- I UK [ˈwelkəm] / US
Word forms "welcome":
present tense I/you/we/they welcome he/she/it welcomes present participle welcoming past tense welcomed past participle welcomed
1) to greet someone in a polite and friendly way when they have come to see you or to help youwarmly welcome (= with enthusiasm):
Some hotels do not even welcome guests in their own language.
Visitors will be warmly welcomed.2) to say that you approve of something that has happened or that you are pleased about it
They welcomed the new proposals.
The move has been welcomed by environmentalists.welcome something as something:
The announcement will be widely welcomed (= welcomed by many people).
The president welcomed the accord as a step towards political stability.3) to say that you are pleased to accept or consider something such as an opportunity or a question
We welcome suggestions from our readers.
The faculty welcomes prospective students wishing to visit departments.4) to celebrate an event
Fireworks welcomed the New Year in Moscow's Red Square.
II UK [ˈwelkəm] / US adjective **
1)a) if you are welcome, or are a welcome visitor at a place, people are pleased that you are there
Your friends are always welcome here.make someone welcome:
Pat was a very welcome guest.
It's a beautiful place – you will be made very welcome.b) if something is welcome, people are happy about it because it is pleasant or because they need it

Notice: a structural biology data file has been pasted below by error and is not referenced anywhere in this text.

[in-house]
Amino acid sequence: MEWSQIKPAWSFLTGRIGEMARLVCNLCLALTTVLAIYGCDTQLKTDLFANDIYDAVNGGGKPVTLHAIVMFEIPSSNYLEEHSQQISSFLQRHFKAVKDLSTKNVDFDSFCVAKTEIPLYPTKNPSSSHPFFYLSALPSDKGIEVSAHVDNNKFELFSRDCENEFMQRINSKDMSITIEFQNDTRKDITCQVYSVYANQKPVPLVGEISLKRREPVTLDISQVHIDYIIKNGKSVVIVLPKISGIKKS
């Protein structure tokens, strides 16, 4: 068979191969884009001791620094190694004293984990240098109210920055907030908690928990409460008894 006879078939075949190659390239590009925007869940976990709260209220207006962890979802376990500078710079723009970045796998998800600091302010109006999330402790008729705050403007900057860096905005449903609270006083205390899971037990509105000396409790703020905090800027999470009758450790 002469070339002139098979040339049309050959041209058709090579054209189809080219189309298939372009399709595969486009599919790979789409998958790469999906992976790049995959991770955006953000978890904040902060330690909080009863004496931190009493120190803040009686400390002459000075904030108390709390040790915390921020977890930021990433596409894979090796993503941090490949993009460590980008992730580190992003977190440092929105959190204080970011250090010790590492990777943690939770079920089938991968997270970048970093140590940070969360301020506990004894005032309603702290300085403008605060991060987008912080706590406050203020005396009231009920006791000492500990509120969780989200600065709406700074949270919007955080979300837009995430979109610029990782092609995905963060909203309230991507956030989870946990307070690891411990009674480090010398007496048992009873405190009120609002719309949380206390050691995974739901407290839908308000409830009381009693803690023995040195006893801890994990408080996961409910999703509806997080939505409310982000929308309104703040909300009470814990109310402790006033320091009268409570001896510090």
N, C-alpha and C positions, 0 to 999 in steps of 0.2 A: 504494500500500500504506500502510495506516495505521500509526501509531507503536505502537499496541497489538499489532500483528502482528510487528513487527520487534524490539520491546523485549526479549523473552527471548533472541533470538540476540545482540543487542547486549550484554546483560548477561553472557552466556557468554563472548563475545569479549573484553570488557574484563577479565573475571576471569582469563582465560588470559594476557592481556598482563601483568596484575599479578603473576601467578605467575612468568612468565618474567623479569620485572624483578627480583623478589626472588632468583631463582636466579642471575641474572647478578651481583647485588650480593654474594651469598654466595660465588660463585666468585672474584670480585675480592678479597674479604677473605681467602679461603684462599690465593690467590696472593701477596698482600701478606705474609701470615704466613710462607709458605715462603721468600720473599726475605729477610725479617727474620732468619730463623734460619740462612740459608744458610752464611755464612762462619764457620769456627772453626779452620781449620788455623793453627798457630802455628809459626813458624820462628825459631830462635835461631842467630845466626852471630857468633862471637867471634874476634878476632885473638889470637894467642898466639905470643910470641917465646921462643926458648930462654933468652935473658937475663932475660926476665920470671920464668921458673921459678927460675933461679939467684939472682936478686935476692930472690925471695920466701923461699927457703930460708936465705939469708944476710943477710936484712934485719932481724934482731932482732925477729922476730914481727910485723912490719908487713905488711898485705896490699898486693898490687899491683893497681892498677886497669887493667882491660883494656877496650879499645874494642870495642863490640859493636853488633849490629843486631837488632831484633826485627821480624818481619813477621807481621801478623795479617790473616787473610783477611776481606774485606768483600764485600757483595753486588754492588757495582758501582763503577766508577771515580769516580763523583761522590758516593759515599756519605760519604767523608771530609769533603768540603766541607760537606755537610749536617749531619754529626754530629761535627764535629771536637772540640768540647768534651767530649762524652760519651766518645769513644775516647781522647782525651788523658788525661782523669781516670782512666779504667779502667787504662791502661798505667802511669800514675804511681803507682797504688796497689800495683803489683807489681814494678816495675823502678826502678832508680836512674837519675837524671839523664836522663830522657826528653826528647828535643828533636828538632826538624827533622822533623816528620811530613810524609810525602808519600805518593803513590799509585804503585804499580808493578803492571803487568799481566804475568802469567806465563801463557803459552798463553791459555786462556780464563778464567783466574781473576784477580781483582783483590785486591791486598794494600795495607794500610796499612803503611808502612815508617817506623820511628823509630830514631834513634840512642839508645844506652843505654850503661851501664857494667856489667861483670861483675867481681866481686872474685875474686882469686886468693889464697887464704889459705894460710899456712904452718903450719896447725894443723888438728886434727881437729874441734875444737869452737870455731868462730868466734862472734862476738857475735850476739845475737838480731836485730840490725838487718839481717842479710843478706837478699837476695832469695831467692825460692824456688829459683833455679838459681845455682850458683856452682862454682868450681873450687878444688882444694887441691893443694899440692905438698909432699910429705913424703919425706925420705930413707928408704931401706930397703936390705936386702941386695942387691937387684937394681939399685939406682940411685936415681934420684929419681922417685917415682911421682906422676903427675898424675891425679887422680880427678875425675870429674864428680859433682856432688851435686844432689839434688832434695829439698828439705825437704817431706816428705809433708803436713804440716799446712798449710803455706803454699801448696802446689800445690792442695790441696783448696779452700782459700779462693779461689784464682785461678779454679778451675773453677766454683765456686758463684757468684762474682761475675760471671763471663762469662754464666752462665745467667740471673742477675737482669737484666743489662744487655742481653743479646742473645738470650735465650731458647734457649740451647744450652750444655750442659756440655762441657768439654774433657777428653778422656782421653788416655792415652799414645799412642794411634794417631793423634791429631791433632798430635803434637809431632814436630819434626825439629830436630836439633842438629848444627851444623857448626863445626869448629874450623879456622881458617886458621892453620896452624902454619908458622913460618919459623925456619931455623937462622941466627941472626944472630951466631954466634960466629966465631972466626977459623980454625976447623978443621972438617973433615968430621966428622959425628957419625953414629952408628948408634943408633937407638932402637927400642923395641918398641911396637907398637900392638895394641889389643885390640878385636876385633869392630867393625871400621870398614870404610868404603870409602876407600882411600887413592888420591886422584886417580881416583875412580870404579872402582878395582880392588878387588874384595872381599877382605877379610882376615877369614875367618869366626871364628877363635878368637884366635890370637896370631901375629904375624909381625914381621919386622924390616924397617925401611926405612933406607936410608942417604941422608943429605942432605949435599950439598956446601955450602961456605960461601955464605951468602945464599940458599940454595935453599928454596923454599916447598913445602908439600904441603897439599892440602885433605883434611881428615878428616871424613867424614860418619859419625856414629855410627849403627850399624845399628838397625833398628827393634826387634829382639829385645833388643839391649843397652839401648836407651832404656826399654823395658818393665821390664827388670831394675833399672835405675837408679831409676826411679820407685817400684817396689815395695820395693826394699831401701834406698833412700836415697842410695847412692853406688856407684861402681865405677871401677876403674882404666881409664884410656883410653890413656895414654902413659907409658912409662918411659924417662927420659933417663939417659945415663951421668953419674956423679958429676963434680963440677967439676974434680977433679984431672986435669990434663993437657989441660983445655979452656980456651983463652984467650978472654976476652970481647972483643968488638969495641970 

The early flowers are a welcome sight.
The sunny weather was a welcome bonus.welcome to:
A cold drink would be very welcome.
This year's bonus will be welcome to those on lower incomes.2)a) if someone tells you that you are welcome to do something, they are saying that you may do it if you want tomore than welcome (= very welcome):
Members of the public are welcome to attend the meeting.
You're more than welcome to stay overnight.b) if someone tells you that you are welcome to something, they mean that you can have it or use it, usually because they do not want it or do not like it themselves
Flying – you're welcome to it as far as I'm concerned (= I do not want to do it).•
III UK [ˈwelkəm] / US noun
Word forms "welcome":
singular welcome plural welcomes
1) [countable/uncountable] an act of welcoming or greeting someone
They received a tumultuous welcome.a warm welcome (= an especially friendly welcome):
The mayor said some words of welcome (= made a short speech to welcome people).in welcome:
He gave us a warm welcome and invited us to lunch.
He held his hand out in welcome.2) [countable] a reaction to a suggestion or decision
The proposal received an enthusiastic welcome.
Politicians gave a cautious welcome to the appointment (= were pleased by it but not completely satisfied).•
outstay/overstay your welcome— to stay at a place for longer than people want
It was time to go, before we outstayed our welcome.
IV UK [ˈwelkəm] / US interjectiona) used for welcoming someone to a place
Welcome to Edinburgh.b) used at the beginning of a radio or television programme
Welcome to the show.
English dictionary. 2014.